MannarinoRichard MartinesTom MorehouseMichelle NolanEric Nolen-

    WeathingtonJoe PetrilakJohn G. PierceEthan RobertsBenno RothschildAlvin SchwartzDavid SiegelMarc SvenssonMarc SwayzeDann ThomasDr. Michael J.

    VassalloHames WareJohn YonEd ZenoMike Zeno

    In Memoriam Robert Kanigher

    Tom Sutton

  • by Dennis Beaulieu [Text 2002 Dennis Beaulieu.]Louis Kenneth Fine was born in Manhattan (New York City) in

    1915. A sensitive, quiet youth to begin with, his personality became evenmore introverted during his early teens after his left leg was crippled as aresult of a polio epidemic.

    Since he could no longer participate in sports and other activitiescommon for boys his age, Lou Fine channeled his youthful energy intodeveloping his God-given talent to draw. He completely immersedhimself in studying the great magazine illustration artists of his day.

    Heinrich Kley, the German pen artist sensation, was one of his

    earliestand most intenseinfluences. Fine was alsovery heavily influenced by J.C. Leyendecker and DeanCornwell, as well as by Saul Tepper, Harvey Dunn,Frank Reilly, and John R. Neill. He also studied thepaintings of Frank Brangwyn.

    His formal art training came from attending theGrand Central Art School, the Art Students League, thePratt Institute, and the New York School of Technology(where he was studying engineering at the time that hebegan his career moonlighting as an artist in theemerging field of comic books). It was during his timeat Pratt that Fine began to truly master his ability todraw the human figure in action.

    TransitionAs great a comic book artist as Lou Fine was, he

    worked in the industry for only a very brief period oftime. From late 1938 to early 1943 he produced aprolific amount of covers and interior stories for FictionHouse (3840), Fox (3940), and Quality Comics(3943). Short in stature with red hair and steel rimglasses, he entered the comics field in 1938 when, as atemporary means to earn a steady ($10 a week) income,he began working for the Eisner & Iger shop.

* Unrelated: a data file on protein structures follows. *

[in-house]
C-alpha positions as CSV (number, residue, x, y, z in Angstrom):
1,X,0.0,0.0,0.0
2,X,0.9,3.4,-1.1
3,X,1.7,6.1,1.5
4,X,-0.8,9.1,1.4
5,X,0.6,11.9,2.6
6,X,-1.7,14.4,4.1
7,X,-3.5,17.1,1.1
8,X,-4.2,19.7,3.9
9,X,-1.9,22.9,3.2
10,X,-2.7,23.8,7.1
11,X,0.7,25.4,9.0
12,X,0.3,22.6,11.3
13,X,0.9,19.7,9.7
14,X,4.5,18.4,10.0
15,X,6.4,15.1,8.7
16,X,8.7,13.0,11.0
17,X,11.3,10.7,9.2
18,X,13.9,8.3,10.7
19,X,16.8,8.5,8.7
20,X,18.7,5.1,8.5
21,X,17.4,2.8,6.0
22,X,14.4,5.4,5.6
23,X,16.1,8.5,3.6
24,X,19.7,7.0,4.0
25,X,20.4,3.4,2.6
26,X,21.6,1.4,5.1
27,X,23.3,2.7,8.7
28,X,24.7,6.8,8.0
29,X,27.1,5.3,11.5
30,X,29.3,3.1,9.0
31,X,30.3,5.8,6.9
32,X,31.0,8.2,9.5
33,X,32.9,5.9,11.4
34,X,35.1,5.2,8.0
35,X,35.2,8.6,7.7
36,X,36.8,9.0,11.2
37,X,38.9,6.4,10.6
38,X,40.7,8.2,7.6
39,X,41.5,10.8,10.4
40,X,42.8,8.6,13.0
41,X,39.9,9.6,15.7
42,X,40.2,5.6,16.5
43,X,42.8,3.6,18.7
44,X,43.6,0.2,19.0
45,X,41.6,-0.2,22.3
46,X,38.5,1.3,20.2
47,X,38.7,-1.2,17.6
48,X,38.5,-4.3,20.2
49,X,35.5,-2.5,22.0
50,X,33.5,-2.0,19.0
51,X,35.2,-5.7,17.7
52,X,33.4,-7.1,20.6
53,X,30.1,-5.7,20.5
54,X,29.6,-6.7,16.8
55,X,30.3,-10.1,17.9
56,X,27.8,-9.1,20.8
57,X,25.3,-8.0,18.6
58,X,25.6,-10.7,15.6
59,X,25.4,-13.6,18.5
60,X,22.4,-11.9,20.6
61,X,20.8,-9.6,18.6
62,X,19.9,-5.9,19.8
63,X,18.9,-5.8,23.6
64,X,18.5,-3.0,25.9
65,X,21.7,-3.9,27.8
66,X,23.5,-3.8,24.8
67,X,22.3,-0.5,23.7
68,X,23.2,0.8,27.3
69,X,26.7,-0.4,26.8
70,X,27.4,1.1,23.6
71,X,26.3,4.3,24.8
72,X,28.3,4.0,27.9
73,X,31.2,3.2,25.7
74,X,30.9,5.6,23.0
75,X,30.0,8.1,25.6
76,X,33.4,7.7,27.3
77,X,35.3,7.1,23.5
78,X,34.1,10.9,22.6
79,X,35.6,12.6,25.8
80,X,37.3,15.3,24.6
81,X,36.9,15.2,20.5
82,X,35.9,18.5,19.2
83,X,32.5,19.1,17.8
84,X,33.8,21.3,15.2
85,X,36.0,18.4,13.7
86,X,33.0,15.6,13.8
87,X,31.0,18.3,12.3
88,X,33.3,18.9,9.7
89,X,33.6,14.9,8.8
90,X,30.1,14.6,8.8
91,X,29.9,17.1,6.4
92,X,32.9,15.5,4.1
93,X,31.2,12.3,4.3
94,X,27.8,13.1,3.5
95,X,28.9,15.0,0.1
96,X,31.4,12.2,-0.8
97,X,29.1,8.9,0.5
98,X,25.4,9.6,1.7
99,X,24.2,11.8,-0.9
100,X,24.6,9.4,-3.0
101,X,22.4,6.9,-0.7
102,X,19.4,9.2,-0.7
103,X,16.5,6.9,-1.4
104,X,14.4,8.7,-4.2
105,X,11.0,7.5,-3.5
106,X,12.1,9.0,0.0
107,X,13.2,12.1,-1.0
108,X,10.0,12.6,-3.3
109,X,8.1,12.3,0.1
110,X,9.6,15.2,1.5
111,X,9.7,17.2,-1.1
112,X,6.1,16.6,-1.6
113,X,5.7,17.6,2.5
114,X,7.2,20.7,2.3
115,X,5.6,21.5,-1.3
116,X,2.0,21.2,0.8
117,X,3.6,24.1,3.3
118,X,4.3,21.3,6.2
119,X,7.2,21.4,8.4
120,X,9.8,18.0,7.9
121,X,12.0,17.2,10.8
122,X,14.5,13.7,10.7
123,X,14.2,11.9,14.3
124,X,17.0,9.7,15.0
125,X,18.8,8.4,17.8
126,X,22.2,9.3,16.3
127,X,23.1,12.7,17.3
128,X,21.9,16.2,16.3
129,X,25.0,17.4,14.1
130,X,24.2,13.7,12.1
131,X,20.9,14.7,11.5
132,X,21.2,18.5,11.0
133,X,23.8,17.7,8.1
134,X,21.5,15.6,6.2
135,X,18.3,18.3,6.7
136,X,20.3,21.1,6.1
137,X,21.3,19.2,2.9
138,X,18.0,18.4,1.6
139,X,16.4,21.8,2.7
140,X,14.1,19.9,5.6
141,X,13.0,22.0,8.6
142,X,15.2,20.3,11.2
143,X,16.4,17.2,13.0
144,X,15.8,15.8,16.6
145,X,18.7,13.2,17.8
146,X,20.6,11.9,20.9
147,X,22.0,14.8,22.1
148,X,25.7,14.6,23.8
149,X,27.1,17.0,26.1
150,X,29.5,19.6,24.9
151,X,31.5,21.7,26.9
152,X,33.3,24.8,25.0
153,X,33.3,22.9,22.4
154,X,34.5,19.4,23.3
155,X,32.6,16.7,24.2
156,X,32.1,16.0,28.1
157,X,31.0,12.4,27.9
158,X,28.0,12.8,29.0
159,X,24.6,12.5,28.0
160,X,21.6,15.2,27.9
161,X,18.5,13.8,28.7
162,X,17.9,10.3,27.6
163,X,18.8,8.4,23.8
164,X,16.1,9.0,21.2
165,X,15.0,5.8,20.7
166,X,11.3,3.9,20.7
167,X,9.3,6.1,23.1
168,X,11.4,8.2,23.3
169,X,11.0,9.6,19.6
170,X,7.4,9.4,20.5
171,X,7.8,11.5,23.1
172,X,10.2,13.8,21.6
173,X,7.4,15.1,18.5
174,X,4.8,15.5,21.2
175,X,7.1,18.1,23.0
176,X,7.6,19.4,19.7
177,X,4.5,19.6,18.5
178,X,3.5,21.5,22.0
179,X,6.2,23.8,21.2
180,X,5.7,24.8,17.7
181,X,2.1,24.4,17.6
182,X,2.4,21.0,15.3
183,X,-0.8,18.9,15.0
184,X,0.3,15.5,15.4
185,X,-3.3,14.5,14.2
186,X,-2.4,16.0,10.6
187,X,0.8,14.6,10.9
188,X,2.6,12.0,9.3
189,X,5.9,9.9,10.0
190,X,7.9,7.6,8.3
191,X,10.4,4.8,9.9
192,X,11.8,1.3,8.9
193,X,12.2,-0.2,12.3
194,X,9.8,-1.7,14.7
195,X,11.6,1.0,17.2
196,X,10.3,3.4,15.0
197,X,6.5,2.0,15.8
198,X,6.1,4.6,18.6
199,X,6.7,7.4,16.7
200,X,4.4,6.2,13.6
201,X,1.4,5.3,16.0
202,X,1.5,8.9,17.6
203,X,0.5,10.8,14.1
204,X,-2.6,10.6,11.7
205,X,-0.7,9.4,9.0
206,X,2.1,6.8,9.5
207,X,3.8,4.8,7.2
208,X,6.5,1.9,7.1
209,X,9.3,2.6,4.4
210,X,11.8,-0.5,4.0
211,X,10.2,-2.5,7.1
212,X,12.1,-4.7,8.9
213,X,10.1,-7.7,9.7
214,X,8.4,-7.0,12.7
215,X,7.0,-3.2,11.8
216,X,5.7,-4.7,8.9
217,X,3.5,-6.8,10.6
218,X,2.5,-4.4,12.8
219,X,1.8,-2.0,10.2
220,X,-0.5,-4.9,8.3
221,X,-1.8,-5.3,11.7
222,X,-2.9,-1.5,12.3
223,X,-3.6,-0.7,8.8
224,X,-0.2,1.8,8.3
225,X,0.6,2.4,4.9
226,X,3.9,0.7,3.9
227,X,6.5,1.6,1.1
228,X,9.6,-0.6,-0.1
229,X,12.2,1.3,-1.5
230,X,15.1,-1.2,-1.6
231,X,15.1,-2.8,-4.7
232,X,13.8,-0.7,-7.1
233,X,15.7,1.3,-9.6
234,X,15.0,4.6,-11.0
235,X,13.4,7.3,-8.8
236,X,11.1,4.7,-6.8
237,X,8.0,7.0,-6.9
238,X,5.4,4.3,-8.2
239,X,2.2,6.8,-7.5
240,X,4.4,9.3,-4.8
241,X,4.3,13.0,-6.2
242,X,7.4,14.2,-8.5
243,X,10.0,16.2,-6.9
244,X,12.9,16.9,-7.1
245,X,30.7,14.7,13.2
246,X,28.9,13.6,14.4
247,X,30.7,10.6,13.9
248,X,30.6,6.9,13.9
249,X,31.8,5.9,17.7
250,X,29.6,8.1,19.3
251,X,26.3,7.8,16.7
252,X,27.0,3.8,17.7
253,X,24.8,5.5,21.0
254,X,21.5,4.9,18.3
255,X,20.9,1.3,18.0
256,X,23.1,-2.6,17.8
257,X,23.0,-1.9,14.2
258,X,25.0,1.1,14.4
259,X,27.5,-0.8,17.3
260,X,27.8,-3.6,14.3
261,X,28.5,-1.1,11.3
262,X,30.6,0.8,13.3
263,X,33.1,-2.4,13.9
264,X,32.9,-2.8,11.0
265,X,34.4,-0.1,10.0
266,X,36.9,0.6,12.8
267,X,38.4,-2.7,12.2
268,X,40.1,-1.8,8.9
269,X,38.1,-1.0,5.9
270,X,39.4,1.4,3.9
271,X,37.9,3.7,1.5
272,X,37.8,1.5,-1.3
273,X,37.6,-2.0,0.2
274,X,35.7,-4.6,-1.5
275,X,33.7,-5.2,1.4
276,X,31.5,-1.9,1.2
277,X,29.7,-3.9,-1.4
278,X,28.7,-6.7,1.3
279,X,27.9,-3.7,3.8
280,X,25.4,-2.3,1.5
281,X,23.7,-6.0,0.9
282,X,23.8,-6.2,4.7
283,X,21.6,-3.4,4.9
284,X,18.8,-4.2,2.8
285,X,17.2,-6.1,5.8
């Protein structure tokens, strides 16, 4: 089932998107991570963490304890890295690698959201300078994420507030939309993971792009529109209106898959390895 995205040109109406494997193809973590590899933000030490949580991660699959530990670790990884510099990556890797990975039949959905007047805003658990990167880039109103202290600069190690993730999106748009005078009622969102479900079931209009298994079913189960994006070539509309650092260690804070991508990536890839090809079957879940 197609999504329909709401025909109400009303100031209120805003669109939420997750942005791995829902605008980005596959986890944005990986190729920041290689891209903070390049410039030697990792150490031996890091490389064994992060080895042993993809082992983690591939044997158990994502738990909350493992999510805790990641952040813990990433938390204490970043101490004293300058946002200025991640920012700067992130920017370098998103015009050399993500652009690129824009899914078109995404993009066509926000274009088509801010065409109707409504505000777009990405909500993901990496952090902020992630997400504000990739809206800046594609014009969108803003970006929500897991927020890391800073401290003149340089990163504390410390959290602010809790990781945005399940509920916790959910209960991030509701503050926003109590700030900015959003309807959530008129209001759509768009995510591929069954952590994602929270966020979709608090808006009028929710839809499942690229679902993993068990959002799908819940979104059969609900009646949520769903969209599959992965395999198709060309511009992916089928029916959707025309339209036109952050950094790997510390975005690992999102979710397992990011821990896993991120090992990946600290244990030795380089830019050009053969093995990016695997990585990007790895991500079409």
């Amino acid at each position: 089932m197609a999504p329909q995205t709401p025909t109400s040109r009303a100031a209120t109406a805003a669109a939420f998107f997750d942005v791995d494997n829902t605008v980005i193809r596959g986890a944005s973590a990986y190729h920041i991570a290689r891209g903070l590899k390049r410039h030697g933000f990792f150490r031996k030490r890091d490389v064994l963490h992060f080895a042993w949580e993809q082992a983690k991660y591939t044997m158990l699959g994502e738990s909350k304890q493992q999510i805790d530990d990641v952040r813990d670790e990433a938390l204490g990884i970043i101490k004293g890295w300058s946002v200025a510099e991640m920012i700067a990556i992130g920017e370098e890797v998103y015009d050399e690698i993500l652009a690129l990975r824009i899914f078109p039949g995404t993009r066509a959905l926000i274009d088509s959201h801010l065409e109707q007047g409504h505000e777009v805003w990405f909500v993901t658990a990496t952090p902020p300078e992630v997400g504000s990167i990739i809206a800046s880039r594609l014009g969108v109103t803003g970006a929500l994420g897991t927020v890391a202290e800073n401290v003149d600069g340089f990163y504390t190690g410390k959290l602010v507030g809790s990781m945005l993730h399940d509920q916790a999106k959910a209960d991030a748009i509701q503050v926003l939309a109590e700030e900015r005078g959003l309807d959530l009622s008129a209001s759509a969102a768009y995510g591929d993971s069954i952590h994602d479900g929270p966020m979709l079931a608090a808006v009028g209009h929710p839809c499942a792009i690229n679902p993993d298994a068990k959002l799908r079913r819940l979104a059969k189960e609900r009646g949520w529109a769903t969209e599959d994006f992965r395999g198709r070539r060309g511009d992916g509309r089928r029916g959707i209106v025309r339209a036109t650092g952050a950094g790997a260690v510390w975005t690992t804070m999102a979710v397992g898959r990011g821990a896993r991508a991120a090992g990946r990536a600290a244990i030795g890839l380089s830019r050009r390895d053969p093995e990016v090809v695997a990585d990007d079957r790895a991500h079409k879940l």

The Eisner & Iger shop was a comics production

    A super-rare photo of Lou Fine, taken by his friend and fellowartist Gill Fox in downtown Stamford, Connecticut, circa 1942. (Forpics of Fine and Fox together, taken on the same occasion, see our

    Gill Fox interview in Alter Ego V3#12 and p. 19.)

    When Gill Fox sold John Yon the original art to this Fine pagefrom Smash Comics #31 (Feb. 1942), the one-time Qualityartist/editor wrote: The enclosed Lou Fine Ray splash is

    absolutely pure Lou Fine. The Ray title lettering is mylettering! Undoubtedly sobut A/Es associate editor Jim

    Amash is convinced that another, less polished artist did someof the penciling in the trio of panels at bottom. Just look atthe perspective in the first panel! Jim insistsand indeed,that small table in the background couldnt be standing in

    that relation to the desk in the foreground unless thered justbeen an earthquake! Most likely Fine counted on tying thewhole thing together with his inking. [2002 DC Comics.]

    Lou FineA Comic Book Artist of Quality

    A Comic Book Artist of Quality 3

  • house (a sweat shop) thathad recently been started byWill Eisner and Jerry Iger tocreate and produce entirecomic books for publisherswho would then print,distribute, and own the finalproduct. Comic Magazines,Inc. (the official name of theentity otherwise known asQuality Comics), was onesuch publisher.

    In 1941 Everett M. BusyArnold, the owner andpublisher of Quality Comics,hired Fine away from theEisner & Iger shop by triplinghis salary and giving him hisown studio. It is well knownamong his many admirers

    that, during his comic book days, Fine was a slow, methodicaldraftsman. Because of this trait, he would often have to workovertimefrequently all nightto reach his required page quota at theEisner-Iger shop.

    Unlike the Eisner & Iger quota that had to be met on a regular basis,Busy Arnold did not demand that Fine produce any particular numberof pages. This approach worked to Arnolds advantage, as the artistproceeded to produce a very large amount of some of his very best workduring his time as a member of the Quality staff. His beautiful interiorstories and explosive covers for Quality are revered by both profes-sionals and collectors as representing the ultimate in artistic achievementduring the early years of the comic book industry.

    StyleIn his History of Comics, Jim Steranko comments that Fine...

    developed an uncanny knowledge of the human figure in action. Hisheroes were Olympian in stature, classically featured, and exquisitely,almost delicately, proportioned. Fine lavished a wealth of stipple, line-shaded, and cross-hatched detail with a brilliant brush-line technique[giving his work a spectacular, illustrative look of which many detailswere often lost in the final reproduction. DB] not found in comicsup to that point. An expert adept at nuance of character, he lingered overfaces and hands to produce a gallery of expressive portraits etched infear, hatred, avarice, and death.

    Lou Fine had a gifted ability to draw the human figure in a number

    4 Lou Fine

    The Doll Man started in Feature Comics #27 (Dec. 1939); even in #32 (May 40)Fine